The group of 20 (G20) finance ministers meeting in Australia has just announced an ambitious initiative to boost the world’s gross domestic product (GDP) by at least $2 trillion over the next five years. To achieve this target they propose to shape and implement new policies that increase investment and employment, and promote competition and trade.
So far there has been no mention of health as a means to promote economic development among the G20 nations, even though we learned more than a decade ago from the World Health Organization’s Report of the Commission on Macroeconomics and Health led by Jeffrey Sachs that diseases can actually cause poverty. Such findings provided the basis for which disease targets were added to the Millennium Development Goals.
In an analysis published last year in PLOS NTDs I found a surprising number of neglected tropical diseases (NTDs) – a group of 17 major chronic, debilitating, and mostly parasitic infections – among the poor living in G20 countries. Indeed most of the world’s cases of the worst NTDs (as measured in disability-adjusted life years) including Chagas disease, food-borne trematodiases, leishmaniasis, leprosy, lymphatic filariasis can be found G20 countries (together with Nigeria), as well as almost one-half of the hookworm cases. Based on additional new data coming out of Oxford University, many of the world’s dengue fever cases are also among the G20. So with the exception of a few NTDs such as African trypanosomiasis, onchocerciasis, and schistosomiasis, which are overwhelmingly sub-Saharan African diseases, the NTDs are mostly G20 problems. This includes the United States where I have found widespread NTDs in the midst of southern poverty.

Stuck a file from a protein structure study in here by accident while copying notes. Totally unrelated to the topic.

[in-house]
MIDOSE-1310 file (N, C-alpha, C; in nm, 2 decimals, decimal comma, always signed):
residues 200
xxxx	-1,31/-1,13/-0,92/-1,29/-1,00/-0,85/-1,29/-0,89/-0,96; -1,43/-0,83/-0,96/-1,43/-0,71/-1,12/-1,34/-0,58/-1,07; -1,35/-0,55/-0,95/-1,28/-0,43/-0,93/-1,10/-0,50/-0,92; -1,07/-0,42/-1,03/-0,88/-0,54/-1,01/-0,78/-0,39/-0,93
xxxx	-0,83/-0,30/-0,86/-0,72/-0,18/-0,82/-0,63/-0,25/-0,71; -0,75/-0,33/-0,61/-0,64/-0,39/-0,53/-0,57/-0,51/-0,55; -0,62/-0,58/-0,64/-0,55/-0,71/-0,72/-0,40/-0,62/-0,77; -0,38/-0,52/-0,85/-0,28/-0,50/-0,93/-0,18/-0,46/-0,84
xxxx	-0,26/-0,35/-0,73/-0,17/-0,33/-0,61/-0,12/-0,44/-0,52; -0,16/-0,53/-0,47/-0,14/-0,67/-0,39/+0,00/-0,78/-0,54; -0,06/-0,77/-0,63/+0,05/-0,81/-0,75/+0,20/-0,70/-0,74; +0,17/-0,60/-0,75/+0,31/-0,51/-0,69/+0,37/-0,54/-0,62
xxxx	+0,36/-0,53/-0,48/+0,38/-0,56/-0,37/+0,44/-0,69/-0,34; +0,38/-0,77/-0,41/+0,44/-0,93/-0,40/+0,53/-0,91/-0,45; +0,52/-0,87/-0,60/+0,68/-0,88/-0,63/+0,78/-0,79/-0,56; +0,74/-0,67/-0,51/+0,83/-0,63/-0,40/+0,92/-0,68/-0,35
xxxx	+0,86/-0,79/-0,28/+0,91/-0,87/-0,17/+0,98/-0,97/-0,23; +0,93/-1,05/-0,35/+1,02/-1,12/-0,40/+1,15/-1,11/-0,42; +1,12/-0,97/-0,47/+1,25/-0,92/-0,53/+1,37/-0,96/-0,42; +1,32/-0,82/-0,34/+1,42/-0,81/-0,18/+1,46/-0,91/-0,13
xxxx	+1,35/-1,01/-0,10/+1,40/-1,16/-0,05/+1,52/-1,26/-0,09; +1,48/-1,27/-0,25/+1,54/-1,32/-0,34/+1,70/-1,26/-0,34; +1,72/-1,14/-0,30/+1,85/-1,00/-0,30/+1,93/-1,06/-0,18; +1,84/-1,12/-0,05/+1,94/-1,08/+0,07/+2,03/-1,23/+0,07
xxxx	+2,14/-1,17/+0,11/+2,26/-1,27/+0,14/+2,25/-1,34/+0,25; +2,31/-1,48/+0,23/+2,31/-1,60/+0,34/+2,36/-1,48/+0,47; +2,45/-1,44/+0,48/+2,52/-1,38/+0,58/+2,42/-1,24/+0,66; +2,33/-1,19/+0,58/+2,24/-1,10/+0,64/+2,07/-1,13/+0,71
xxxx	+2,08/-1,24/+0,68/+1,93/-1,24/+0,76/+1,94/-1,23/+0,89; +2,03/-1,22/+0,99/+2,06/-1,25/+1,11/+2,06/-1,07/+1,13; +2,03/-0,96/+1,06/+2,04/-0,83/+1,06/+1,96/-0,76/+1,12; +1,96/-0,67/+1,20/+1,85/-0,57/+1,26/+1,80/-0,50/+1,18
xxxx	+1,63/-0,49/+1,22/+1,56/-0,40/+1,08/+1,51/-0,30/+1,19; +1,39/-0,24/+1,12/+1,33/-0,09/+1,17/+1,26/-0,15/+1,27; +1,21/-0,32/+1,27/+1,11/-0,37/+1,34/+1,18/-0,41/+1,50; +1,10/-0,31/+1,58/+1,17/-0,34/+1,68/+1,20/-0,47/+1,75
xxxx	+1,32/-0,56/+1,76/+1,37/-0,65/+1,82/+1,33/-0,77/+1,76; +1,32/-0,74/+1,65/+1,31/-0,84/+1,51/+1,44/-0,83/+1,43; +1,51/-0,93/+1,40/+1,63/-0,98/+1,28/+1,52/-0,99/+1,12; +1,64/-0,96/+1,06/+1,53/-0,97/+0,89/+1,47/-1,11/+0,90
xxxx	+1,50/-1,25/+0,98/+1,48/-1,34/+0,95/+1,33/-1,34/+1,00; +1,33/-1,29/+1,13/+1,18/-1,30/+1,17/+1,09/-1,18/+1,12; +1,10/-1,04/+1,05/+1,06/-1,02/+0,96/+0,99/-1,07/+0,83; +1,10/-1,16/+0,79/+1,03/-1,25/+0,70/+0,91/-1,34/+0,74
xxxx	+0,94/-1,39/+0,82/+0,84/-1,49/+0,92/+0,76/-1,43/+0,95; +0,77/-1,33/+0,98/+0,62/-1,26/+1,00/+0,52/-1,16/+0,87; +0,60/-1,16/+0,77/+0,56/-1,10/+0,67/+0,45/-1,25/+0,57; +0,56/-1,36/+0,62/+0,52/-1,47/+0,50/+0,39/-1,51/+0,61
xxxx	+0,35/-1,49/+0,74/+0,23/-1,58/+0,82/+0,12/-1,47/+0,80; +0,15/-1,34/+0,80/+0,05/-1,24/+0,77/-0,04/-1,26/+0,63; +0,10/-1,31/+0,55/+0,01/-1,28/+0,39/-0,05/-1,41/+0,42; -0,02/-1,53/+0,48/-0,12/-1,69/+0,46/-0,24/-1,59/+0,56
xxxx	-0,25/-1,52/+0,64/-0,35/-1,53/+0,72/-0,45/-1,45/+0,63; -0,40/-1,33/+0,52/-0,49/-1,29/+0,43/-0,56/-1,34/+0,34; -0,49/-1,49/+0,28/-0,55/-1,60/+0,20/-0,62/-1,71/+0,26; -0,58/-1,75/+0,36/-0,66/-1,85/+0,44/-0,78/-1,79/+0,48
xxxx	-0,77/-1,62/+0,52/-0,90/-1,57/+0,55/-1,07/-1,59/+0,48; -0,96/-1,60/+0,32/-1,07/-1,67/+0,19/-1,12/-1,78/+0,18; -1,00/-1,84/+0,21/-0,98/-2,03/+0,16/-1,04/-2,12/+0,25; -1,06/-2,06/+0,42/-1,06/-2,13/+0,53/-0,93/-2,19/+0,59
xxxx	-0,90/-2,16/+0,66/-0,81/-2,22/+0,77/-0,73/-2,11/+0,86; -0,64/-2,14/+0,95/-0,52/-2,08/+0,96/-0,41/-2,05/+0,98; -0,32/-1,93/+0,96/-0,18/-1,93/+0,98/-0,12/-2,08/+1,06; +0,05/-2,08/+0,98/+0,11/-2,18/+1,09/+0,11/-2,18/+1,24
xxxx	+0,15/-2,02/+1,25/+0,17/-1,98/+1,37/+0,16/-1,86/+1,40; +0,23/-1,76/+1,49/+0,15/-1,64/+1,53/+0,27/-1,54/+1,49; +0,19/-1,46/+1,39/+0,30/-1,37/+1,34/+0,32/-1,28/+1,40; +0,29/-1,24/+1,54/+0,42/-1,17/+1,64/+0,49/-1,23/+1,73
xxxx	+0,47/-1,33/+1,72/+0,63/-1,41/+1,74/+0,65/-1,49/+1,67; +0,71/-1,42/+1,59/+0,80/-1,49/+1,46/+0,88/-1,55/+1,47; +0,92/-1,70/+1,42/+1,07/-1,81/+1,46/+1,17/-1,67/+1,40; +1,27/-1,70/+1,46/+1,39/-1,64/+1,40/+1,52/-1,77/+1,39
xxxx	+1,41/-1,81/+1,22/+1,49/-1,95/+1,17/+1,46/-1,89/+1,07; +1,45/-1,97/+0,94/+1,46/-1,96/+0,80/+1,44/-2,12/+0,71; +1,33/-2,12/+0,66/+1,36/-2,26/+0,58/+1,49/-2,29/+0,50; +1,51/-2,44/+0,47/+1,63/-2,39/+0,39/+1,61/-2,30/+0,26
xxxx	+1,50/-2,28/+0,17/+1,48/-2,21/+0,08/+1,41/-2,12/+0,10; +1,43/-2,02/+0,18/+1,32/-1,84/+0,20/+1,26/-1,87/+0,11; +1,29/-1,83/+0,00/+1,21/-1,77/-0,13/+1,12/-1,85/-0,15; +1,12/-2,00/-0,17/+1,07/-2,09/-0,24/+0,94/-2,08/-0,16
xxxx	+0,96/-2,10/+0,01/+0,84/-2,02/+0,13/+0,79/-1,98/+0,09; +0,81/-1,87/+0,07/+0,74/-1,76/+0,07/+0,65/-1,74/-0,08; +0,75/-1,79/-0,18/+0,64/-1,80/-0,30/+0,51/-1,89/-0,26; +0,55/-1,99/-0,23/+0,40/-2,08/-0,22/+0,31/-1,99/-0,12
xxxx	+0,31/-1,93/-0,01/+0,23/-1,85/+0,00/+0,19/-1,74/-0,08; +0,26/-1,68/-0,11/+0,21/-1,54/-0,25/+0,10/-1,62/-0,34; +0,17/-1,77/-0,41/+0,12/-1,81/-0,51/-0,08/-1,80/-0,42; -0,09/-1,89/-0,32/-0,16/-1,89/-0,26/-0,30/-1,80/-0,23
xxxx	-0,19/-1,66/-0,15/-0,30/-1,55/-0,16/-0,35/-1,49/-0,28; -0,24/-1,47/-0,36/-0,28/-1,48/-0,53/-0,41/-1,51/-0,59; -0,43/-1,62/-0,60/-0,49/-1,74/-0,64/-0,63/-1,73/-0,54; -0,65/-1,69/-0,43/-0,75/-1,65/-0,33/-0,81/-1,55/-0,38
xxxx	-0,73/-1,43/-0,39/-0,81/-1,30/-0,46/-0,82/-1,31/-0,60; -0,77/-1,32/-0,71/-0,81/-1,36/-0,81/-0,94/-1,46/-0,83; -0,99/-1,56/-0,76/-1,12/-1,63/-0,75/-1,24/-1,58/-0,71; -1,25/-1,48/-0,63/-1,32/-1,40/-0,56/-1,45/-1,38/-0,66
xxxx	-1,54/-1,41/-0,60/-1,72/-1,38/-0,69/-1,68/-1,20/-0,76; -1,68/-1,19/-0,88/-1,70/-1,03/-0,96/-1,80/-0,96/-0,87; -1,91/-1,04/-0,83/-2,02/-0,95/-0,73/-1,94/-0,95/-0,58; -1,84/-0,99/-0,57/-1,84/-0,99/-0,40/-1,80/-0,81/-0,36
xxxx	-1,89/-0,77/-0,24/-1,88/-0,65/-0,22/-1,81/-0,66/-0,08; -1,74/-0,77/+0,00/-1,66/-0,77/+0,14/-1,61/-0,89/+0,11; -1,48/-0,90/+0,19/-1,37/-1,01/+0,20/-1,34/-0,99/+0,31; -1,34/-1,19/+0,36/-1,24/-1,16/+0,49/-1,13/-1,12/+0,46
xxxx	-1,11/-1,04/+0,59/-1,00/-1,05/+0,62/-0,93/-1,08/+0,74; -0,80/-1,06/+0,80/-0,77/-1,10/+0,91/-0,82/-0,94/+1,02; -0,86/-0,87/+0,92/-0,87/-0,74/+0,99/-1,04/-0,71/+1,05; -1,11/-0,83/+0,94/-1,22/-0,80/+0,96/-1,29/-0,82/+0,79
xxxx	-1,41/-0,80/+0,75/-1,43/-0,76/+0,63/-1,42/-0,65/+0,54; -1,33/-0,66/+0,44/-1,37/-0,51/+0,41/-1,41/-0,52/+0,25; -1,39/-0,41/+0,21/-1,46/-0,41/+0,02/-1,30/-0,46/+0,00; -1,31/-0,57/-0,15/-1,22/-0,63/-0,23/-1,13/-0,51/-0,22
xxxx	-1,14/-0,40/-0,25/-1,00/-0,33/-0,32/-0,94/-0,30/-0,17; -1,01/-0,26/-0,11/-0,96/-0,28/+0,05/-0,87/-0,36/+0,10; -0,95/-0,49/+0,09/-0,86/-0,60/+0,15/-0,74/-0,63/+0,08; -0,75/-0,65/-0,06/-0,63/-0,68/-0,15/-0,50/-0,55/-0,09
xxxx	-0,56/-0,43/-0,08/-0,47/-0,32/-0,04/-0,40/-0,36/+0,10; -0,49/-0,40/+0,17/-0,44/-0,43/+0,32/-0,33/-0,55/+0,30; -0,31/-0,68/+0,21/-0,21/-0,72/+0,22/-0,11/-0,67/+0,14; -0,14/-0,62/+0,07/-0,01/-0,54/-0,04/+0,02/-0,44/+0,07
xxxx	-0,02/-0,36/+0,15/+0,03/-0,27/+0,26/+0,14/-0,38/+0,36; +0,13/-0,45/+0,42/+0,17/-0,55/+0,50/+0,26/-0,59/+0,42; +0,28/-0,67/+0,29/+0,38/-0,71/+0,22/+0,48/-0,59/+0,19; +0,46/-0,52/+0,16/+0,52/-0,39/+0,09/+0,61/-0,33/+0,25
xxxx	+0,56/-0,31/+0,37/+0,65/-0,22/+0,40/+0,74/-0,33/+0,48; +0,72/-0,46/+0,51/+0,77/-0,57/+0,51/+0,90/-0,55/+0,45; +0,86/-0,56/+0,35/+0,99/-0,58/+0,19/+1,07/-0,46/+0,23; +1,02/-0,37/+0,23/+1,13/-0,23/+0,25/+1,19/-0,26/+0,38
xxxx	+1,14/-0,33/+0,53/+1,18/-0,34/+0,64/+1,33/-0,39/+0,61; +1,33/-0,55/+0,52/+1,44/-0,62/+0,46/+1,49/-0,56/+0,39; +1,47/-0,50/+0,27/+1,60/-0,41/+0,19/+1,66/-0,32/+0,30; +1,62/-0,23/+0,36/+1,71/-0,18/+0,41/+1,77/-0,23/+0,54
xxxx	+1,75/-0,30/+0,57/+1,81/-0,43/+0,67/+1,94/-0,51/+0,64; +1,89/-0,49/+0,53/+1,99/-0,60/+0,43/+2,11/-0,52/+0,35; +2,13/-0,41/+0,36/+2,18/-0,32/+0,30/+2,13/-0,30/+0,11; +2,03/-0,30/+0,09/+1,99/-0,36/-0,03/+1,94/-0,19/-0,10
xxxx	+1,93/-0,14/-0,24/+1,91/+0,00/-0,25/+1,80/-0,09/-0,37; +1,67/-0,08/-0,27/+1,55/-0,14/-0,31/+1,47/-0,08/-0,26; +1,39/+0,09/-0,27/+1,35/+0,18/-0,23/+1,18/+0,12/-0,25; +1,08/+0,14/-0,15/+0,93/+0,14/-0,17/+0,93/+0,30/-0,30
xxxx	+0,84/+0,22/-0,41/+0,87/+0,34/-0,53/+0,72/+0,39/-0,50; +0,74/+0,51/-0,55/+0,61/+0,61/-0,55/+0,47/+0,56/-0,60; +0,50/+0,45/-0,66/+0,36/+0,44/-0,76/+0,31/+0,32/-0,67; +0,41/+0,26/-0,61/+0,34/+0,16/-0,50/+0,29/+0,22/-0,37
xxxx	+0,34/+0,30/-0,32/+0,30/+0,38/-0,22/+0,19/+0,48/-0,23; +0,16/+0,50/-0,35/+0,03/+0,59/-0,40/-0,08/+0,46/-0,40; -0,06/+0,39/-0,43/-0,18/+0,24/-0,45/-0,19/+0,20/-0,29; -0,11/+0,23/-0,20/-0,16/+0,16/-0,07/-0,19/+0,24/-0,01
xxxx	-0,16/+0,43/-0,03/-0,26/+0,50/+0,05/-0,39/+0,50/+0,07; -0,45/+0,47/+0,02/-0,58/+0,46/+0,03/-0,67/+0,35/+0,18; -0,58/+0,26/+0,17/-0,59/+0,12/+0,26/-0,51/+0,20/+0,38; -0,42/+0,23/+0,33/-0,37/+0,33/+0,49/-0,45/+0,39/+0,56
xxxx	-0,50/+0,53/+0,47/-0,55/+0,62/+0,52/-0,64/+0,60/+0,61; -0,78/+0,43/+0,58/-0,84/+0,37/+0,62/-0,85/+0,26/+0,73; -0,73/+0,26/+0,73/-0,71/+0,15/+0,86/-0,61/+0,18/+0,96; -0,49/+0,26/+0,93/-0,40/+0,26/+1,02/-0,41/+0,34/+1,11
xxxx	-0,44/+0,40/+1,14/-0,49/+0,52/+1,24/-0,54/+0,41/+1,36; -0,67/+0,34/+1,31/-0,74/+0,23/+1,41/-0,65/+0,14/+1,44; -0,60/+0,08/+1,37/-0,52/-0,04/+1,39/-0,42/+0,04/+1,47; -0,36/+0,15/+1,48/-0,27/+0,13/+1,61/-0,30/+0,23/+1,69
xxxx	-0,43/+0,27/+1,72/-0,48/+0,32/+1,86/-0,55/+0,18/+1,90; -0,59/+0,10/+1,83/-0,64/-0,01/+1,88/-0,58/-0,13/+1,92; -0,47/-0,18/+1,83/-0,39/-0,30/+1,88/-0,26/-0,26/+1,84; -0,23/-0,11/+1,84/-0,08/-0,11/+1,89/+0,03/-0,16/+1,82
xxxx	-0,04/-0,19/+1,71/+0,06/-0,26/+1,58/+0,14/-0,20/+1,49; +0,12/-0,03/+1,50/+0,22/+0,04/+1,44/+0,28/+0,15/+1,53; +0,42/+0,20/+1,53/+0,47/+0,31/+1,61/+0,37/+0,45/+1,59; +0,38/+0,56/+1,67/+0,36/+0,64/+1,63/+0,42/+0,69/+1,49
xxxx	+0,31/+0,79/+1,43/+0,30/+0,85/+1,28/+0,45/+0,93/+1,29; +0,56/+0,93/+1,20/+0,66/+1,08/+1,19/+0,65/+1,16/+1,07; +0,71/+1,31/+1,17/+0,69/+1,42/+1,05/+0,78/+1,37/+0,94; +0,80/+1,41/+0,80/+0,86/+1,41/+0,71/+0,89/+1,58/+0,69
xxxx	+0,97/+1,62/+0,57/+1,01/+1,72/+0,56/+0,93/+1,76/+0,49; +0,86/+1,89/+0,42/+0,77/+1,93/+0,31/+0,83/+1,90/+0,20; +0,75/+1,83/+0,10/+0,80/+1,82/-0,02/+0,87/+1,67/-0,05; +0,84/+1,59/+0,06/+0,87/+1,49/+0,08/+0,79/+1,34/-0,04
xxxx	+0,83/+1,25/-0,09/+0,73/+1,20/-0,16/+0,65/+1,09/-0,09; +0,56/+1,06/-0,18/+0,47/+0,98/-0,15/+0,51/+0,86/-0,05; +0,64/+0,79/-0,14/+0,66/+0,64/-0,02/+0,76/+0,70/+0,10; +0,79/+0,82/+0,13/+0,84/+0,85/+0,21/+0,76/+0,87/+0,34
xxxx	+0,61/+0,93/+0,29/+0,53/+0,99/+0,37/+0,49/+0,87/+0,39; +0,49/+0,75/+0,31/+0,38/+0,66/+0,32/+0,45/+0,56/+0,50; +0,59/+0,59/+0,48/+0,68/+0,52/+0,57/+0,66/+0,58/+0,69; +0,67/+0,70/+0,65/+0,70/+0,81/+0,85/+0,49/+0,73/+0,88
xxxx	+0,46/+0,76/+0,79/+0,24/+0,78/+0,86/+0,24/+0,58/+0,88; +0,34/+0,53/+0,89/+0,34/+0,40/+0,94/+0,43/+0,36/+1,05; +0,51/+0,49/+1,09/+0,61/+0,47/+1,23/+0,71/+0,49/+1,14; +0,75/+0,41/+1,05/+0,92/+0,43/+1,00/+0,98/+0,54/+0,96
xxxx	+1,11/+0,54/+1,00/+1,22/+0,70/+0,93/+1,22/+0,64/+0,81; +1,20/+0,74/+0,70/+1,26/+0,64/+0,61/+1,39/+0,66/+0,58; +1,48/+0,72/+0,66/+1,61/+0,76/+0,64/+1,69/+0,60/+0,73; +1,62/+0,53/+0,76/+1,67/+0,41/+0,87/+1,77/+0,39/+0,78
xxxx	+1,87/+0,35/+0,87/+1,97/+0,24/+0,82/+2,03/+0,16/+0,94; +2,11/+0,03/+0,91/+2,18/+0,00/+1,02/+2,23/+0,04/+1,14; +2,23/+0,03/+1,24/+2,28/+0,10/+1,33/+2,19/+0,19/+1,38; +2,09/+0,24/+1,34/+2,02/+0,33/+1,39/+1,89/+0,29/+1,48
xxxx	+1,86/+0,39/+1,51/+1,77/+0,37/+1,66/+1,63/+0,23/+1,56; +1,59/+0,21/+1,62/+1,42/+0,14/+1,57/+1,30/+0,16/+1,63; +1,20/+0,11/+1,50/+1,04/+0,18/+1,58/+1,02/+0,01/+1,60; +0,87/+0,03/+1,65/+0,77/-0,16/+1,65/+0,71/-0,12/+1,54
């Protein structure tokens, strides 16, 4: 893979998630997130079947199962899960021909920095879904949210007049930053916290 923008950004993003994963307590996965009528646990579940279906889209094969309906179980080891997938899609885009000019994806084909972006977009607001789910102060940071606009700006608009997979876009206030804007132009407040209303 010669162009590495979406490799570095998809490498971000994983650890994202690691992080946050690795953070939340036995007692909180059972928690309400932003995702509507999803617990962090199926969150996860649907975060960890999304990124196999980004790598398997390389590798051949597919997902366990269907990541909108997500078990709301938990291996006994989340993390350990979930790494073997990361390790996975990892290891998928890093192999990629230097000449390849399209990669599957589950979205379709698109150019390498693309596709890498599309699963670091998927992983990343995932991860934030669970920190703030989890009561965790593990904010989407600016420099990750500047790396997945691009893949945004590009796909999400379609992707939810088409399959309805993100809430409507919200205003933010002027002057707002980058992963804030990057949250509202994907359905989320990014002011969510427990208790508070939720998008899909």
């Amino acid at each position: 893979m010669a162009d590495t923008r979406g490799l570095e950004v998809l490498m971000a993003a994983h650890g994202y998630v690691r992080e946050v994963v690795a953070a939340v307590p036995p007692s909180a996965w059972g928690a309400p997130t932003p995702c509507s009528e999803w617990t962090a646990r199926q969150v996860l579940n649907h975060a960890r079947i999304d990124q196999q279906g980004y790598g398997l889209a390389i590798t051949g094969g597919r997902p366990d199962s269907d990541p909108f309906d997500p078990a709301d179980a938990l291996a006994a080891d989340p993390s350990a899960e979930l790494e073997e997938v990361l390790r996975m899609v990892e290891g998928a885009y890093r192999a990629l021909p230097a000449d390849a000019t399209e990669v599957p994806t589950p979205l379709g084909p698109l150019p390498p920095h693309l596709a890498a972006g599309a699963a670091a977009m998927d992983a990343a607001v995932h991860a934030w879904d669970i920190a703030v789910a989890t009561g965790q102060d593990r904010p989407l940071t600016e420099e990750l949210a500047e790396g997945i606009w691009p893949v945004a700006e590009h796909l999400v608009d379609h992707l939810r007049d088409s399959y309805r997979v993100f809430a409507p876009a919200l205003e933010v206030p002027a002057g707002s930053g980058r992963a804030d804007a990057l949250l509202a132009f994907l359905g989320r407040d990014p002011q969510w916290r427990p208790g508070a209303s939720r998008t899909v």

The poor living among the wealthy. Major areas of poverty in the G20 nations and Nigeria, where most of the world’s NTDs occur (map prepared by Esther Inman). Figure from Hotez PJ (2013) NTDs V.2.0: “Blue Marble Health”—Neglected Tropical Disease Control and Elimination in a Shifting Health Policy Landscape. PLoS Negl Trop Dis 7(11): e2570. doi:10.1371/journal.pntd.0002570
Sara Gorman from Columbia University discusses viral load testing in resource-poor settings
Image Credit: David_Jones, Flickr